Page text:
The "Annex Z" you are referring to is specific to the latest EN (Europe) release, so really need not factor into your 510(k).

None of the hazards reach a level in which mitigation is required.
So, if I was reviewing your risk-analysis, I wouldn't make a big deal that, despite not needing them (as per your analysis), you've added controls - even if they are just labelling measures.

-----

The important thing, I think, is to understand the intent of the risk-management process. That is: are your controls appropriate to mitigate the risks you've identified?

Regardless of what the standard says or calls for, you should be confident in your analysis and controls, and be prepared to defend them.
 

Ronen E

Problem Solver
Staff member
Moderator
#3
Hello all,
So I'm performing risk analysis using ISO 14971:2012 for a dental software product. I've hit a brick wall on a common topic that I've searched and searched and have found tons of input but not a consistent enough stance to know what approach to take.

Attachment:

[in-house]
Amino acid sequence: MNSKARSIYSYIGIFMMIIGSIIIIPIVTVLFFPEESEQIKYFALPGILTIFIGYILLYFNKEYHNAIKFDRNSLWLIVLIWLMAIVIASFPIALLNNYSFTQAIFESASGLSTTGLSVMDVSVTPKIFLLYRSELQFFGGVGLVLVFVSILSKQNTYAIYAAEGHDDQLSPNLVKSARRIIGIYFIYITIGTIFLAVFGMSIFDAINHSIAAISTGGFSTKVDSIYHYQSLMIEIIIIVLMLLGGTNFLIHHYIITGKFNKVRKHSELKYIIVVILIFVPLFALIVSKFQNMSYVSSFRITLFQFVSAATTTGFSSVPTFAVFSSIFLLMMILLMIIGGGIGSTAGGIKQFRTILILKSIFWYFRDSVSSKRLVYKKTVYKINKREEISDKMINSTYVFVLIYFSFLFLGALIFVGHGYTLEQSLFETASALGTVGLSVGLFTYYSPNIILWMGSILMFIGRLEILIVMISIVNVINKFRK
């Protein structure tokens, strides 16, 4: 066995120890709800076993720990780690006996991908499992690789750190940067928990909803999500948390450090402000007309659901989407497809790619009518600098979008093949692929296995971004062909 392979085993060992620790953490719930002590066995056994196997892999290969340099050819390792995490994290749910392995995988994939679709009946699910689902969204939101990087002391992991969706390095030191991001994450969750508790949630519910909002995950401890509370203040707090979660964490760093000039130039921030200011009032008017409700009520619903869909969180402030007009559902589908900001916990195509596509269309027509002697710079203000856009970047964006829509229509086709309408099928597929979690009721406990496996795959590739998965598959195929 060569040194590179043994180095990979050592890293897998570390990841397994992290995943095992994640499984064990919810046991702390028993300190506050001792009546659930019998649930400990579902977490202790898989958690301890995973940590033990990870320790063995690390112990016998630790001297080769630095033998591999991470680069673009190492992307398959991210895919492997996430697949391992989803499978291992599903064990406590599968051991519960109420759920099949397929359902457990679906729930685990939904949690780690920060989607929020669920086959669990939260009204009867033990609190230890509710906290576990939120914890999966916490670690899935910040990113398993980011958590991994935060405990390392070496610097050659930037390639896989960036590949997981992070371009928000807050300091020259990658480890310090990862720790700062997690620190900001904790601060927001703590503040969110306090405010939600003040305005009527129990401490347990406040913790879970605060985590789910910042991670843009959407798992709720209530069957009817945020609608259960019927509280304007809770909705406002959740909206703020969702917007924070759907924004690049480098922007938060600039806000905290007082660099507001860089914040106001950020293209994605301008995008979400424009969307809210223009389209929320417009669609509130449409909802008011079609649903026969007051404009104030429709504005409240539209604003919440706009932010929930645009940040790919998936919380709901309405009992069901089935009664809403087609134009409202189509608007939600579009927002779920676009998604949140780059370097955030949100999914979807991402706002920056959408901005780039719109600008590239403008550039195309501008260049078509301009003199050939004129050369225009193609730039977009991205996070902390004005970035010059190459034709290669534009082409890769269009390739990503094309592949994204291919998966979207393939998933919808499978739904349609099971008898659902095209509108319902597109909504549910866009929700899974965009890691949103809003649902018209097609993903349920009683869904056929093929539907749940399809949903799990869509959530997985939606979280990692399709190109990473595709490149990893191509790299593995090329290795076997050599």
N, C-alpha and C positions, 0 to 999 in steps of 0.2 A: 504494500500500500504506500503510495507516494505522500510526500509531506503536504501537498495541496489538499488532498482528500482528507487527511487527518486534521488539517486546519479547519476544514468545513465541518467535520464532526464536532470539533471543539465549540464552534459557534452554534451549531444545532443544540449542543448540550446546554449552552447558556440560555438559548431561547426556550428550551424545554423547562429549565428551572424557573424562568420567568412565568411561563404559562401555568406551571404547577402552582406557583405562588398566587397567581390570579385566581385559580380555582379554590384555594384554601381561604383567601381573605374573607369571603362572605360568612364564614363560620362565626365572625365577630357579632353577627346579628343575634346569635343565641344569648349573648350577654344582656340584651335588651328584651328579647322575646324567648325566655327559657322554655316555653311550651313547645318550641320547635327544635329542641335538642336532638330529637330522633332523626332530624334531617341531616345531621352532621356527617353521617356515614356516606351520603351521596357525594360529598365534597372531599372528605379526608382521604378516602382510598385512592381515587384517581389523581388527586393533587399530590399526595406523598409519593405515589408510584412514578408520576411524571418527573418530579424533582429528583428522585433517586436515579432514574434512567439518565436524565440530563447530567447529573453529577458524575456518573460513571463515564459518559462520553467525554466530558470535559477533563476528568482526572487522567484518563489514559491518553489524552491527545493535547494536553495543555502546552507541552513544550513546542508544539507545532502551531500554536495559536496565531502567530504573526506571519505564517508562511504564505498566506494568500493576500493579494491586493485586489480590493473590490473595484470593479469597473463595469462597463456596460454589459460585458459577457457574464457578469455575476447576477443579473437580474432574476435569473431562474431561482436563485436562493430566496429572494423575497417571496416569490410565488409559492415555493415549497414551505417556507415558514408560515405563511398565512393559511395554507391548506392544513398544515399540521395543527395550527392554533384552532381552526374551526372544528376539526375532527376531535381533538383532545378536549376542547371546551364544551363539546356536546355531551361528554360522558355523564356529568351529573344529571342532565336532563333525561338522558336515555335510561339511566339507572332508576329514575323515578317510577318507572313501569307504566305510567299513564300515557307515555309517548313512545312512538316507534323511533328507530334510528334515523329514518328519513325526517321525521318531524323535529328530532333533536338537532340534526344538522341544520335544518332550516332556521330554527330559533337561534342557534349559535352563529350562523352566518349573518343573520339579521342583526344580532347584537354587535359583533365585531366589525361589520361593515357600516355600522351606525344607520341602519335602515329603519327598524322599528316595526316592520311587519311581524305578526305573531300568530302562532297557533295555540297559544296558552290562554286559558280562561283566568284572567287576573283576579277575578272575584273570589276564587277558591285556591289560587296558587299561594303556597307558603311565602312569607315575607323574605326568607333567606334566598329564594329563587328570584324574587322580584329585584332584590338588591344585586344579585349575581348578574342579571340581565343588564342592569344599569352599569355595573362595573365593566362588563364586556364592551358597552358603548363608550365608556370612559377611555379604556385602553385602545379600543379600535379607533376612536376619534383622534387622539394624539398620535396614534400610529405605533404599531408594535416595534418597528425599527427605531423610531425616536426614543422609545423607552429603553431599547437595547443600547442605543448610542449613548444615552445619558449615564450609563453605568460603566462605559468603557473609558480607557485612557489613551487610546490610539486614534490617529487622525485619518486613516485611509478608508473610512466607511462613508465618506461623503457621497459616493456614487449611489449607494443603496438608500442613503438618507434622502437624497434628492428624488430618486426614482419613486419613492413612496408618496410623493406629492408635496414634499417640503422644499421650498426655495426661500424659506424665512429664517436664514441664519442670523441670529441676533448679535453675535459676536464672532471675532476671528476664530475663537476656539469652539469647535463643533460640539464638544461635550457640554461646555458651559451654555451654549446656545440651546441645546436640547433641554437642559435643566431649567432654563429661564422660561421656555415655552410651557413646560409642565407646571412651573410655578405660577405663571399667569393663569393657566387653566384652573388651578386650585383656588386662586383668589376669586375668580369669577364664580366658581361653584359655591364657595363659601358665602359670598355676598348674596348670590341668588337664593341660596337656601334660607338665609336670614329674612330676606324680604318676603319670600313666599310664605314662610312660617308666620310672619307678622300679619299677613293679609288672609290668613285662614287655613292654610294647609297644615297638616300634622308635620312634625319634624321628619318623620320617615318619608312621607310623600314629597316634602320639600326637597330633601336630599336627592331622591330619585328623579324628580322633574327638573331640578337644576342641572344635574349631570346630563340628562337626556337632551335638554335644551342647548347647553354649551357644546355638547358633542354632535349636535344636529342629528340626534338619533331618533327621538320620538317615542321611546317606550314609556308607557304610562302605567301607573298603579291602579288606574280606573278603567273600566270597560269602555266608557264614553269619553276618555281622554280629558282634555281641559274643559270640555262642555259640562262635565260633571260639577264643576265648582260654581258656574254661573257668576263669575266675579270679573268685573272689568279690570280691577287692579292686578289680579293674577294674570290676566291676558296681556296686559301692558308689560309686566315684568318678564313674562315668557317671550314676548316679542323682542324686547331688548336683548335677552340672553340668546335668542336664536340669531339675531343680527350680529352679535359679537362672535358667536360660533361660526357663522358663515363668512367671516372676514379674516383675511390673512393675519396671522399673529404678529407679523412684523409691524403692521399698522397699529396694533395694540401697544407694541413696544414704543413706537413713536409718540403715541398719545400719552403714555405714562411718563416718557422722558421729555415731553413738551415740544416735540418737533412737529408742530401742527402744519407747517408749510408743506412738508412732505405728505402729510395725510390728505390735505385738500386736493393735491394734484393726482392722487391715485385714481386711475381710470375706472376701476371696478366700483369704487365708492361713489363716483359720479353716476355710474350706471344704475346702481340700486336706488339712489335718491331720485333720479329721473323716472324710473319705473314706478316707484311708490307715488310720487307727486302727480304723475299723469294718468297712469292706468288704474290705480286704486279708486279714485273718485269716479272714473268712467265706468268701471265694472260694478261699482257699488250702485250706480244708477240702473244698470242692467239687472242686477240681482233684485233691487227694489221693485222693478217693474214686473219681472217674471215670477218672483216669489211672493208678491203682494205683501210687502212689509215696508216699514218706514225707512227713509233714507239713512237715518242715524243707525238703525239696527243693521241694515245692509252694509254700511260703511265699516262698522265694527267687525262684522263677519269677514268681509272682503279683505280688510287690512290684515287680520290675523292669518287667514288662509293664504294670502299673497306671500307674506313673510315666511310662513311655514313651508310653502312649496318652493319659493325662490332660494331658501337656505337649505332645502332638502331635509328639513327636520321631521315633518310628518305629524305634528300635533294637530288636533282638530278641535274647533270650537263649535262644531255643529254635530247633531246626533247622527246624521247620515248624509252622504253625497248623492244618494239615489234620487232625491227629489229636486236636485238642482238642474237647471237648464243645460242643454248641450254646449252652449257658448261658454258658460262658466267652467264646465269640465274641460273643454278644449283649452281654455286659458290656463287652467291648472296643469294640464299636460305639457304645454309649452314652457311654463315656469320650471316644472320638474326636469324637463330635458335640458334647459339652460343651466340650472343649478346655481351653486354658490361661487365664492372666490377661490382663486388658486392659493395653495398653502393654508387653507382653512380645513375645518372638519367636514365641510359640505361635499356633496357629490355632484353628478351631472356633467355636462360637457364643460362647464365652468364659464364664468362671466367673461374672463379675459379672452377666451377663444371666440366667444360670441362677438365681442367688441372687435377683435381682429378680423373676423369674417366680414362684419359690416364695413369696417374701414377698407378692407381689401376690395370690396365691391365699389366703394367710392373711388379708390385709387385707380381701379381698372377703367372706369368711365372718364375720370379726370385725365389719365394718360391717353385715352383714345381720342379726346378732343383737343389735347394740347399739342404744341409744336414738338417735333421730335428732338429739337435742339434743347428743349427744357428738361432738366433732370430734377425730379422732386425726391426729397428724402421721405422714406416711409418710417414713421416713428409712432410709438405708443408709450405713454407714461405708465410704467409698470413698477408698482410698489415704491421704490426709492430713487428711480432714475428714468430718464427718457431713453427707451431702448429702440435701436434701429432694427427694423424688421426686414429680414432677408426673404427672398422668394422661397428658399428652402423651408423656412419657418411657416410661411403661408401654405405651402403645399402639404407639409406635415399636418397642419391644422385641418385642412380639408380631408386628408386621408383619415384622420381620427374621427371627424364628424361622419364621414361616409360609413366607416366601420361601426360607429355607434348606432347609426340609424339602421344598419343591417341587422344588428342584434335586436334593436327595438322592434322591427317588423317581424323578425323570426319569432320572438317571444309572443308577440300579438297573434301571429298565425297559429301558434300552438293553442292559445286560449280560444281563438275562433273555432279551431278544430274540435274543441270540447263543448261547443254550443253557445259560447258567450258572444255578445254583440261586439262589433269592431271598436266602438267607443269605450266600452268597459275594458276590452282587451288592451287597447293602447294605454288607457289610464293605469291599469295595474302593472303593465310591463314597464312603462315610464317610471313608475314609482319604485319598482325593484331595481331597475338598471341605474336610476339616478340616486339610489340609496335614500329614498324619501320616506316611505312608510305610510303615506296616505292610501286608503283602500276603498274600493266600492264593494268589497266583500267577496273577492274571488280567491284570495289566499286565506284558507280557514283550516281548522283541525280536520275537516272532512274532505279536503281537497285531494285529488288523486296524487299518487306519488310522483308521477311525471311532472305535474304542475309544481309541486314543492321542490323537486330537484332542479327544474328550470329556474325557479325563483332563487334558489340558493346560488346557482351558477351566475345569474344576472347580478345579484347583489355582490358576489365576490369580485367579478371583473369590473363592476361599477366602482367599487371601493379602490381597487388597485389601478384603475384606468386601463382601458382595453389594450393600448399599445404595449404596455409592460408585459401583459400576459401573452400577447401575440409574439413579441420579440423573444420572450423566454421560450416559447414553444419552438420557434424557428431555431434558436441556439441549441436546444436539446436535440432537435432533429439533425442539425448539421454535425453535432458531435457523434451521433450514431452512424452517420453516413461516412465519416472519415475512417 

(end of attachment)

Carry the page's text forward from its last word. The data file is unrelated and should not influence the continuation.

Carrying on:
Most of our risk analysis for this product references a statement in the manual as a risk control. None of the hazards reach a level in which mitigation is required. Also, we have no alternative controls for these specific hazards we have listed except a prompt in the software that does not require the user to take an action (click "I understand", etc).
Please don't throw rocks quite yet.
So, I've found folks stating everything from "Labeling cannot be considered as risk control" to "Labeling must be considered, but cannot change your severity", to what I'm reading in Annex J.1 as "Information for safety is the least preferred method of risk control, to be used only when other risk control measures have been exhausted".
Someone has mentioned Annex Z as the source for not using labeling (I cannot find a statement in this section).